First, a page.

Matt’s back deck had much the same view as mine – the bushland backing onto all of our houses. The remnants of sunset tinged the sky with pink and orange, while the birds – and bats – were flying overhead, returning to their roosts and in the case of the bats, heading out for the night.

Barney was beside himself with excitement at having people and food outside in his domain. He ran around in circles for a while before coming to lie underneath the table, waiting for titbits.

The outdoor table was already set, it only needed the fat pillar candles to be lit, which Matt did before sitting across from me. He smiled, a sweet smile that pierced my heart.

“You look lovely tonight Cassie.”

I found that hard to believe, flustered and make-up free as I was.

“I don’t think so, but thank you for saying.”

Matt studied me over his wine glass, his expression unreadable.

“Tuck into dinner while it’s still hot.”

Feeling uncomfortable under his ‘police stare’ I did just that. Dinner was delicious, the early evening air was balmy and the wine proved a good choice. As the meal progressed I relaxed, and by the time we were carrying our plates back inside I felt much more normal.

“Cheese?” Matt pulled a selection pack from the fridge and started arranging it on a board.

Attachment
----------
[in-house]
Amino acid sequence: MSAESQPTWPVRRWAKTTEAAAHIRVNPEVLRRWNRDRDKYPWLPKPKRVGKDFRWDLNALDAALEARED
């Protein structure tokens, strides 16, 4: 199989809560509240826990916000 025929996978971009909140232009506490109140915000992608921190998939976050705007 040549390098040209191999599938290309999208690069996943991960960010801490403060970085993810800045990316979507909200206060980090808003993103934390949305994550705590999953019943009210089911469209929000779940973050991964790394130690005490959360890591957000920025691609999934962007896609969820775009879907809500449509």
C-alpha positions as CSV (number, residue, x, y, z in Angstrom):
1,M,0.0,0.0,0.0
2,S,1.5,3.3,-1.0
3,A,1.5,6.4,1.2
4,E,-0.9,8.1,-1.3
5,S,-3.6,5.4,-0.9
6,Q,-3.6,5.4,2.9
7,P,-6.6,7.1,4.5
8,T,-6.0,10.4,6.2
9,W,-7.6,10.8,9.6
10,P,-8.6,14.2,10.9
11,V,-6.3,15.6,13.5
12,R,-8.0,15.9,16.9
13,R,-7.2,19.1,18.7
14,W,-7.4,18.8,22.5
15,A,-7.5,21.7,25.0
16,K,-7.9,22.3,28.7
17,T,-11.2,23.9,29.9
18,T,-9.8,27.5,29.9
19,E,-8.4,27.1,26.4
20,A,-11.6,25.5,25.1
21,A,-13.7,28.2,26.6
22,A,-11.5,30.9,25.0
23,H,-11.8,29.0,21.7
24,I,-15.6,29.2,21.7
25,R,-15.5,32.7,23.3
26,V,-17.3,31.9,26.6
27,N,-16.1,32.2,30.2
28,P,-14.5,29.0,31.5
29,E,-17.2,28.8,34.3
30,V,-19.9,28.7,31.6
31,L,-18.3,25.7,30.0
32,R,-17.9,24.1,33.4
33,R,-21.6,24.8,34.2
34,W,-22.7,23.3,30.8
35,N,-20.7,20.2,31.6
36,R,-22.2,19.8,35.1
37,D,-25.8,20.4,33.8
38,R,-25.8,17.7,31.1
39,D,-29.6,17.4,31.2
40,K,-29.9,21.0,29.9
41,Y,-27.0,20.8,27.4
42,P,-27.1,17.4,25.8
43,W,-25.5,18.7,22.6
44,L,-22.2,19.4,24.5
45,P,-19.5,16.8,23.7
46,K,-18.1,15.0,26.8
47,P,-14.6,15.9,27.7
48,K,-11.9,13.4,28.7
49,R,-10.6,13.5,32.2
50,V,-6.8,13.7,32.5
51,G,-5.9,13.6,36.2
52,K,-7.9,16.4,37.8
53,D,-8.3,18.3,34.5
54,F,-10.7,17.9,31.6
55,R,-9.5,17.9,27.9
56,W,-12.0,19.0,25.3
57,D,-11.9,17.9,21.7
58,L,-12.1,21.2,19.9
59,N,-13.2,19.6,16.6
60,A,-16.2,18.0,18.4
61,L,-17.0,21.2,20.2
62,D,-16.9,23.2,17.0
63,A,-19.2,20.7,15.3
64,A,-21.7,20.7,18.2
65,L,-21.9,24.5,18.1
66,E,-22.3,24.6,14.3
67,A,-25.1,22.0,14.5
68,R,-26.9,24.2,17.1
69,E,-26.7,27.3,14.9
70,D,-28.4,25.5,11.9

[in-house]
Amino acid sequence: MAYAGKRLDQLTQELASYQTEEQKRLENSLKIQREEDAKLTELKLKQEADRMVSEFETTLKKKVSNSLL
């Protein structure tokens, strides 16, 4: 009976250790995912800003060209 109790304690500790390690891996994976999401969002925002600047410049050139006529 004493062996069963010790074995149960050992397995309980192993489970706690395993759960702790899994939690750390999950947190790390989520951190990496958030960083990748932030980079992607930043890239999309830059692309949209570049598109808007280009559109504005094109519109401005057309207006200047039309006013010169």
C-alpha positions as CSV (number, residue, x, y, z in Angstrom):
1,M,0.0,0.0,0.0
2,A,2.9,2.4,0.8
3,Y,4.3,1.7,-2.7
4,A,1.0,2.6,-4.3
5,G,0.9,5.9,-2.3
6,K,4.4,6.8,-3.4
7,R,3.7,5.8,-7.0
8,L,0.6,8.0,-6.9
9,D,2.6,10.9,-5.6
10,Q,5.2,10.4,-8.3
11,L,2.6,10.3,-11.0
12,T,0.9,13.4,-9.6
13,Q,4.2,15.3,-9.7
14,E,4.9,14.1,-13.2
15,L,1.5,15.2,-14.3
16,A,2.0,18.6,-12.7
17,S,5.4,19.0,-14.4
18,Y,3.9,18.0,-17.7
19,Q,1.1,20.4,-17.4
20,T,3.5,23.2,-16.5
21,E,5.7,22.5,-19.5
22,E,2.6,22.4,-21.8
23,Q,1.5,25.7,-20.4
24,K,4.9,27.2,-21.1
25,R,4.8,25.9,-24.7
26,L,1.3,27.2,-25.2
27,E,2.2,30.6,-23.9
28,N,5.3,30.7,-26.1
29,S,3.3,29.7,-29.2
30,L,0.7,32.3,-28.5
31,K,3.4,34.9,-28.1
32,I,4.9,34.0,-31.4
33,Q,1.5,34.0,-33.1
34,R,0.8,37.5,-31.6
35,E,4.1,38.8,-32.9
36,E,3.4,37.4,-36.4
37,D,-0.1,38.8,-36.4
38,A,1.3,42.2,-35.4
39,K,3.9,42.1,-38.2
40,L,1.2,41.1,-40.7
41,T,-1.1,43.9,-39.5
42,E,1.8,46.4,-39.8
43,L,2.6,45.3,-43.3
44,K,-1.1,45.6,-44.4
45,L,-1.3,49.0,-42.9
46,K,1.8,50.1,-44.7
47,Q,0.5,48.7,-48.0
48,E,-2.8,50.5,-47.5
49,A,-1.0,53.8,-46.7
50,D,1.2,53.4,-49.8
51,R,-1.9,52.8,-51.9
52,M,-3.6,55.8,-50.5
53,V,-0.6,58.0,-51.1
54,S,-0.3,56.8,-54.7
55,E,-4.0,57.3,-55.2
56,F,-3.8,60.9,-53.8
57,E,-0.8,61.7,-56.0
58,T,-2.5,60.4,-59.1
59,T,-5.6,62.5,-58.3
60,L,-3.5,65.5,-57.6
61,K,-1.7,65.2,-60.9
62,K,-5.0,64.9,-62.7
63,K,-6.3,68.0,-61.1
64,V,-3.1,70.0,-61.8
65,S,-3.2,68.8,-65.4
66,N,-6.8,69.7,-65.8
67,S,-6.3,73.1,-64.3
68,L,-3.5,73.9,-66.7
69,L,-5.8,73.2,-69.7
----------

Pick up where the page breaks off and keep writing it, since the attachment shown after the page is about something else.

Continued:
“Thank you.” I poured the last of the wine into our glasses, and carried them through to the lounge room with Matt following with a fresh bottle and the cheese.

We settled into his comfortable lounge, Matt putting the cheese onto the coffee table where we could both reach it.

“Do you feel like watching a movie?”

“Something light, I don’t want to think too much tonight.”

“Let’s see if there’s any comedy or action on.”

Either sounded good to me. My main purpose for coming here tonight was still unspoken and I had no idea how to broach the subject. Half my mind was worrying at this and I didn’t have enough left to figure out a complicated movie plot.

Eventually we settled on a light comedy and sat back to watch it. I was too distracted to give it my full attention, something that did not go unnoticed by Matt.

“Cassie, you haven’t been yourself all evening. Want to tell me what’s wrong?”

I stared at him, movie forgotten. Where to start?

“Cassie? Did something happen today? Did Nathan bother you?”

“No, nothing like that. Almost the opposite really.”

“Then what?”